Some farm groups and farm-state lawmakers expressed anger at the Trump administration Thursday over final ethanol rules that they said failed to uphold the president's promises to the industry.
The Environmental Protection Agency released its final renewable fuel standard but it did not include language that President Donald Trump agreed to in meetings with industry officials, governors and congressional representatives during September and October.
"Apparently President Trump doesn't care about his promise to Iowa's farmers," said Iowa Corn Growers Association President Jim Greif. "He had the opportunity to tell his EPA to stick to the deal that was made on Oct. 4."
The final agreement does not include language Trump agreed to that the EPA will add ethanol gallons back into the nation's gasoline supply based on the exemptions granted in the past three years. Instead the final rule says EPA will base oil refinery exemptions on Energy Department recommendations.
The ethanol industry and corn farmers who raise the grain that's made into ethanol said the agreed upon language would have created market certainty by assuring the industry that it would meet the 15 billion gallons of corn-based ethanol for 2020 mandated by federal renewable fuel standard law.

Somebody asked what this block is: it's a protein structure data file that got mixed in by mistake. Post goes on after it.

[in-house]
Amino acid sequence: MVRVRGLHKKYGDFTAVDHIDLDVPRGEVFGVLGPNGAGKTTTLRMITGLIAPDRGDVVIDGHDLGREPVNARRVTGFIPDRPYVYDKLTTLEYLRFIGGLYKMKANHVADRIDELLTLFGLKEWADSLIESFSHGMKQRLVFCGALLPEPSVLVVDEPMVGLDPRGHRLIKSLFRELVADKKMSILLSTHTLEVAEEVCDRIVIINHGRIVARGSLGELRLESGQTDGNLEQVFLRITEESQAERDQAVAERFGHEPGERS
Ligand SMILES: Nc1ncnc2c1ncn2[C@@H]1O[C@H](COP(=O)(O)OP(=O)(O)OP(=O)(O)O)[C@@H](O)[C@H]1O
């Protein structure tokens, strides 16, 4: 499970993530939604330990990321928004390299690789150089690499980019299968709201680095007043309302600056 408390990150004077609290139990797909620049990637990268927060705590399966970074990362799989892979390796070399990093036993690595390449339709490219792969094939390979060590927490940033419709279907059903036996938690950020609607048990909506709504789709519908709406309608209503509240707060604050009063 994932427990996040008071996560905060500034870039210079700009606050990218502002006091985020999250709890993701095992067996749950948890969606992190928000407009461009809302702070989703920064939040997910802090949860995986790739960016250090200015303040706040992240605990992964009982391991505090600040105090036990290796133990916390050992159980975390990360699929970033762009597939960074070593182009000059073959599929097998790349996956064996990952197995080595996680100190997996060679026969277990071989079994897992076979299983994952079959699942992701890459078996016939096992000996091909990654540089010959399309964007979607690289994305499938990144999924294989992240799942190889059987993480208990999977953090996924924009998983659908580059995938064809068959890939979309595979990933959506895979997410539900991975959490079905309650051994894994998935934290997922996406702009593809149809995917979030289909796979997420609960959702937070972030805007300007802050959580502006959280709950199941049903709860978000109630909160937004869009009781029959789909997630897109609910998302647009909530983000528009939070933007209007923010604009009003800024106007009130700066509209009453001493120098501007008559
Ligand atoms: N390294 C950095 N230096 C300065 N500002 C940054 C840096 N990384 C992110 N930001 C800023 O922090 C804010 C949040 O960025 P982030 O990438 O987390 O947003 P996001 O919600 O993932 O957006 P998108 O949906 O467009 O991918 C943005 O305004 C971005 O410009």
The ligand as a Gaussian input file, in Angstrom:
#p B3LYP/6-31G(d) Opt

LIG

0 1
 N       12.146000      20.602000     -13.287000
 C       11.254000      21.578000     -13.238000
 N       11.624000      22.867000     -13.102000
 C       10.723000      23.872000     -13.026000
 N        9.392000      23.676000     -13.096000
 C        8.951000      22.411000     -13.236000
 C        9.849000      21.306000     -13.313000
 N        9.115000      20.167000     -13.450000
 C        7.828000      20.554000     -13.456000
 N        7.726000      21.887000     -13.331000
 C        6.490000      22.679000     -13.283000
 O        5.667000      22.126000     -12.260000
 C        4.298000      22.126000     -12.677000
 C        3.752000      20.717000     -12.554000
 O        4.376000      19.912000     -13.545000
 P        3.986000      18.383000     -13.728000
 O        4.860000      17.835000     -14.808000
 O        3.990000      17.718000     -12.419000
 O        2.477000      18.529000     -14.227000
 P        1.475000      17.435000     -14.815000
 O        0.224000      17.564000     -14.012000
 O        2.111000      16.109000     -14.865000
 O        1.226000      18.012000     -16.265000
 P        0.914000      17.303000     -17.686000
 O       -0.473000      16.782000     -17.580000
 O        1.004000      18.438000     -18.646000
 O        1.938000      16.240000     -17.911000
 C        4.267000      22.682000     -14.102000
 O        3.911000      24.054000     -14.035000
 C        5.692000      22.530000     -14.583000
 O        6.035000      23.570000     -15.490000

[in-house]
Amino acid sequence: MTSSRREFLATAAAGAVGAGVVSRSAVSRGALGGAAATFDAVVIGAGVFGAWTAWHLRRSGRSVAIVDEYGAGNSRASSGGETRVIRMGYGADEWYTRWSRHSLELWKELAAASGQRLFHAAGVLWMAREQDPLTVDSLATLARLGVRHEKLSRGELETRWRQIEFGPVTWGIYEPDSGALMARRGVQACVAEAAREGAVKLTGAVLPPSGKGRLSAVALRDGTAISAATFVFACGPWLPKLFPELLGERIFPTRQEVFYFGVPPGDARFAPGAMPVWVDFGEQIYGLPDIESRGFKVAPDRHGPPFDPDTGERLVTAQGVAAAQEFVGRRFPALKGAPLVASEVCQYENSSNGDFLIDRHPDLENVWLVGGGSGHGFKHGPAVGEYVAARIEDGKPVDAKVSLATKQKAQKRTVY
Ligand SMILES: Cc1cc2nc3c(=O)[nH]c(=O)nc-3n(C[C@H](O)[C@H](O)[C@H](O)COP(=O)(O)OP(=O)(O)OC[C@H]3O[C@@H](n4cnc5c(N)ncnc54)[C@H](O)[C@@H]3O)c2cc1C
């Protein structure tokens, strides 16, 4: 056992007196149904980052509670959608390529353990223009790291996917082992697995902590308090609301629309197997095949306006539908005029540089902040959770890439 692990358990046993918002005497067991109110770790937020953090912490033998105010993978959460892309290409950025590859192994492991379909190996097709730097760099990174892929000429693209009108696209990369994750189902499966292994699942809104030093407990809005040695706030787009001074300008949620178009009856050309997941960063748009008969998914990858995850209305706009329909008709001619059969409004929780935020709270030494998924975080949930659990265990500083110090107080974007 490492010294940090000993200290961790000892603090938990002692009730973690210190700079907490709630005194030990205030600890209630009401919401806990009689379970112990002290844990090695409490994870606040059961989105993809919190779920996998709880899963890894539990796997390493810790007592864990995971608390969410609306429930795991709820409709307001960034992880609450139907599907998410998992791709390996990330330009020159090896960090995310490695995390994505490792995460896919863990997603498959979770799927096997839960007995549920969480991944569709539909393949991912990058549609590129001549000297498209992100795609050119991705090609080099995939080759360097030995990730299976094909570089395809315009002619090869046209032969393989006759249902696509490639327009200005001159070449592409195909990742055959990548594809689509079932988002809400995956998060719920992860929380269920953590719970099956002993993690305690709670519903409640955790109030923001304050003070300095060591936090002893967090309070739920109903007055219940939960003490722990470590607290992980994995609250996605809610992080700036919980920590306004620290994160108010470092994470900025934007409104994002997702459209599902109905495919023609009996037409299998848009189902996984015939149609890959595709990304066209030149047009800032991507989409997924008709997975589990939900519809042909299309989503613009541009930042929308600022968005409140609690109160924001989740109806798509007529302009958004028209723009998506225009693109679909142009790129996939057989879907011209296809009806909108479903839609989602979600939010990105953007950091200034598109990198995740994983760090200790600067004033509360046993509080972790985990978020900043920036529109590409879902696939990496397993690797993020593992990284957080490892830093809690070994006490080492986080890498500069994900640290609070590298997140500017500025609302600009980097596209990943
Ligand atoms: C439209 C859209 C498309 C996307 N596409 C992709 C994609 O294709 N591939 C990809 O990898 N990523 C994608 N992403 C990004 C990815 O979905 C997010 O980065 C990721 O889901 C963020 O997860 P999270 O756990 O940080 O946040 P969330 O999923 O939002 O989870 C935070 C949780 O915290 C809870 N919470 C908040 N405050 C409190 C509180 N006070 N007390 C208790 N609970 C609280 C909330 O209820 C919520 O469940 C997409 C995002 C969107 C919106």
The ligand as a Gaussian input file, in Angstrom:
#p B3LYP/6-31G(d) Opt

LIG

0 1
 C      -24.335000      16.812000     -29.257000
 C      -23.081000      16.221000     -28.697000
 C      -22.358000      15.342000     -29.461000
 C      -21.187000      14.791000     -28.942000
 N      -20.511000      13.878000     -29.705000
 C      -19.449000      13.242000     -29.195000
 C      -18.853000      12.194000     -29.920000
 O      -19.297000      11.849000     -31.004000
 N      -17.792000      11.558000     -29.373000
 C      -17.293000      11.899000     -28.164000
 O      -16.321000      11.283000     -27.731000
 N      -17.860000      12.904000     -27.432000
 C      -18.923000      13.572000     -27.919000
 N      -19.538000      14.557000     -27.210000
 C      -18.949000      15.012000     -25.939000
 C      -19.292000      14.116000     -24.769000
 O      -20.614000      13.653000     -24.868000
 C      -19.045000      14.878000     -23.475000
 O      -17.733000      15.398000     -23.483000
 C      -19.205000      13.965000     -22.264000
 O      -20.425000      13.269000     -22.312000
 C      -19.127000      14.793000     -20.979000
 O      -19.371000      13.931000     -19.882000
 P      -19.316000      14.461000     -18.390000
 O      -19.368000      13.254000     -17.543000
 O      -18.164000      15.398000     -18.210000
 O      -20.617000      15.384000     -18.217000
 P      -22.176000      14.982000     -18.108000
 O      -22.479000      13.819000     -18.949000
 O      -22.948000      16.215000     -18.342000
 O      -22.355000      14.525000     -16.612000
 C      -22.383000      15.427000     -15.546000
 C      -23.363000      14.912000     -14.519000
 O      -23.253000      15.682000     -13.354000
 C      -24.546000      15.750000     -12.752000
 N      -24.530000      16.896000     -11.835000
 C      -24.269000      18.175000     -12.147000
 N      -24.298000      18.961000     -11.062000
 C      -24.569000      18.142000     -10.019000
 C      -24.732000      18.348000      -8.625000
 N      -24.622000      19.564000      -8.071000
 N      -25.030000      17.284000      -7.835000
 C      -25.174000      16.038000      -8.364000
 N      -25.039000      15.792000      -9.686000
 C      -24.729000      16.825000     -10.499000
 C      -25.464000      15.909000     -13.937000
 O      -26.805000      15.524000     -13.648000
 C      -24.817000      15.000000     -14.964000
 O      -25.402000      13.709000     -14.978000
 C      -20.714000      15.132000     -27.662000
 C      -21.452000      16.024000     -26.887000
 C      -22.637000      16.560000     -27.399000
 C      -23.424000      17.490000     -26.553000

"I'd like to say I can trust EPA will follow through with their rule, but the agency continues to side with the oil industry," said David Bruntz, a Friend, Nebraska, farmer and chairman of the Nebraska Corn Board.
Roughly 40% of U.S. corn is used to produce ethanol so fewer ethanol gallons means a reduced market for corn.
Ethanol industry officials said at least 20 U.S. ethanol plants have closed at least temporarily since September 2018 due in part to the reduction of ethanol use in the nation's fuel supply because of EPA policy.
The EPA said it has modified its refinery exemptions policy to ensure mandatory biofuels volumes are met and contends that the Trump administration has fulfilled its key promise to farmers and the industry.
Other critics hesitated to point the finger directly at Trump but indicated deep distrust that the EPA would uphold the law.
“While the final rule is still an improvement over the previous one, I am, and I know Nebraskans are, wary that the EPA will follow the law and meet these obligations like they say they will," Nebraska Sen. Deb Fischer said in a news release.
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